Pray as you can

Marlene Kropf at Pacific Northwest Conference Assembly. Photo by Donald Bacher.

Marlene Kropf lives in Port Townsend, Washington. She is a spiritual director, ordained minister and Professor Emerita of Spiritual Formation and Worship (Anabaptist Mennonite Biblical Seminary). She also served for more than 20 years as Mennonite Church Minister of Worship and Spirituality. With Daniel Schrock, she is co-editor of “An Open Place: The Ministry of Group Spiritual Direction” (Morehouse Publishing, 2012). Marlene is a member of Portland (Oregon) Mennonite Church and the Mennonite Spiritual Directors Network.

Perhaps the best counsel I ever received for learning to pray was, “Pray as you can, not as you think you should.”

As a child, I learned to pray with words — in King James language. For a long while, I thought the only proper way to pray was in words, preferably spoken aloud. And perhaps that’s a good enough way to begin, though I usually felt I didn’t pray enough.

What completely escaped my notice was that many days I spent a good 15 minutes after school playing hymns at the piano, singing along, expressing my heart’s deepest desires. Only after that interlude did I get on with practicing my piano lesson. Because no one ever suggested that singing might also be a way of praying, I failed to value the intimate connection with God that developed in that practice.

In high school (and for many years afterward), I kept a journal. Many of those adolescent journal entries evolved into prayers in which I brought my anxieties, questions and hopes to God and knew that my voice was heard. Later, in silent retreats, I learned to pray the Psalms and the gospel stories. I rewrote the Psalms in my own words, gaining an understanding of the scope and depth of prayer in the process. With gospel stories, I often imagined myself as a character in a story — the woman at the well, the man born blind, the woman who touched the hem of Jesus’ robe, or Mary Magdalene at the tomb — and was transformed by these personal encounters with Jesus. Even today, when I spend time on retreat, I return to those journaling practices as a way of focusing my attention on God.

In mid-life I found myself drawn to centering prayer, the prayer of quiet, in which I opened myself to BE-ing with God, resting in God’s presence and yielding to the Spirit’s persistent, ongoing, inner work of transformation. The beauty of centering prayer is that it can be practiced anytime, anywhere — it can be as brief as a few moments while waiting in the grocery check-out line or as long as a quiet hour at sunrise or even a whole day and night in solitude.

For many years I have enjoyed walking as a form of exercise. Now that I live in the temperate Pacific Northwest, I can walk outdoors comfortably in all seasons. On my daily walks, I often find that whatever has been occupying my mind and heart recedes — and prayers of thanksgiving emerge spontaneously as I enjoy the change of seasons, the view of the bay on the horizon and the beauty of my neighbors’ gardens. From there my prayer often shifts to intercession, holding before God the people whom I care for and places and situations in the world beyond my neighborhood. These prayers are usually not filled with words, but rather are more like “abiding in the Vine” — simply being with my concerns in God’s presence.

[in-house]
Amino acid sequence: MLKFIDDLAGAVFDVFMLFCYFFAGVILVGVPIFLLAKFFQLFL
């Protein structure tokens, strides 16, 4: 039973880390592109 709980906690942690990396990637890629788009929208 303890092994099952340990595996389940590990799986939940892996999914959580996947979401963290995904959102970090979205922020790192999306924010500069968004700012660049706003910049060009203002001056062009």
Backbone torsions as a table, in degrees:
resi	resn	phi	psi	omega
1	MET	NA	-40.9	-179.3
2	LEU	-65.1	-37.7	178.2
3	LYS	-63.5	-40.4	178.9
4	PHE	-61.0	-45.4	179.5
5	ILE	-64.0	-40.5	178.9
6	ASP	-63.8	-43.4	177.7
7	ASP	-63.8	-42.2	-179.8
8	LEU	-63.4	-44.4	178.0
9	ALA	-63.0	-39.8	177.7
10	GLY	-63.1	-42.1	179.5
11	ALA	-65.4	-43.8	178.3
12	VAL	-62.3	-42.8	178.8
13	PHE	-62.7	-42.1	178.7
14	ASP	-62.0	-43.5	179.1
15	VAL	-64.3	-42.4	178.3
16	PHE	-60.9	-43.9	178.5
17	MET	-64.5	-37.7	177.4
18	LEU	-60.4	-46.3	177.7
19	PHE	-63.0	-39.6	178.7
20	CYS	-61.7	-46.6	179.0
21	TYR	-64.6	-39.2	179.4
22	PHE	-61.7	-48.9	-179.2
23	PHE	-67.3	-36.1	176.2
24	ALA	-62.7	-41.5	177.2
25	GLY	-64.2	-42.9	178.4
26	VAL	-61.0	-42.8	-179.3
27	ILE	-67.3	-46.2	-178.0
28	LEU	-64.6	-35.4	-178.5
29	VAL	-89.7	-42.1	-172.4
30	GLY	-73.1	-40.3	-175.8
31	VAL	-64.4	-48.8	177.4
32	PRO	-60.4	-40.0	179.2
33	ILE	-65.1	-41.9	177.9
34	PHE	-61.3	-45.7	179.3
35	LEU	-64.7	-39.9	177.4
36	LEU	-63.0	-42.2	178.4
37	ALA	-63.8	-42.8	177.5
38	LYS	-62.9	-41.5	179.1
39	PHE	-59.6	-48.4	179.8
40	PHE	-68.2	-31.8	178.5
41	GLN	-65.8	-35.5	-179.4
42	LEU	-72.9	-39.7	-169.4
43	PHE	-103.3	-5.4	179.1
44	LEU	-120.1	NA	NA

A simple prayer I often repeat as I walk is one I learned on Celtic pilgrimages:

I on your path, O God;

You, O God, on my way.

In retirement my husband Stanley and I have the privilege of enjoying a leisurely breakfast many days and praying a “daily office” together afterward. We have used a variety of books as guides for morning prayer, including “Celtic Prayers from Iona,” by J. Philip Newell; “A Wee Worship Book: Fifth Incarnation,” by the Wild Goose Resource Group; “Celtic Daily Prayer,” by the Northumbria Community; and “Take Our Moments and Our Days: An Anabaptist Prayer Book.” We appreciate the structure of scripture reading, praise and thanksgiving and petition and intercession. In addition to the printed resources, we sing the Lord’s Prayer together, as well as a “Gloria” or “Kyrie.”

I could name other prayer practices I value — art or movement as prayer, repeating the Jesus prayer, praying with icons, the daily examen, praying in a labyrinth and many more.

Each practice has enlarged my experience of God’s presence and sustained and guided me on the journey. The counsel, “Pray as you can,” has encouraged me to experiment with a variety of modes of prayer and to trust that the Spirit will guide me to even more fruitful ways to pray.

A book that provides abundant resources for many ways to pray is Paths to Prayer:  Finding Your Own Way to God by Patricia D. Brown (Jossey-Bass, 2003).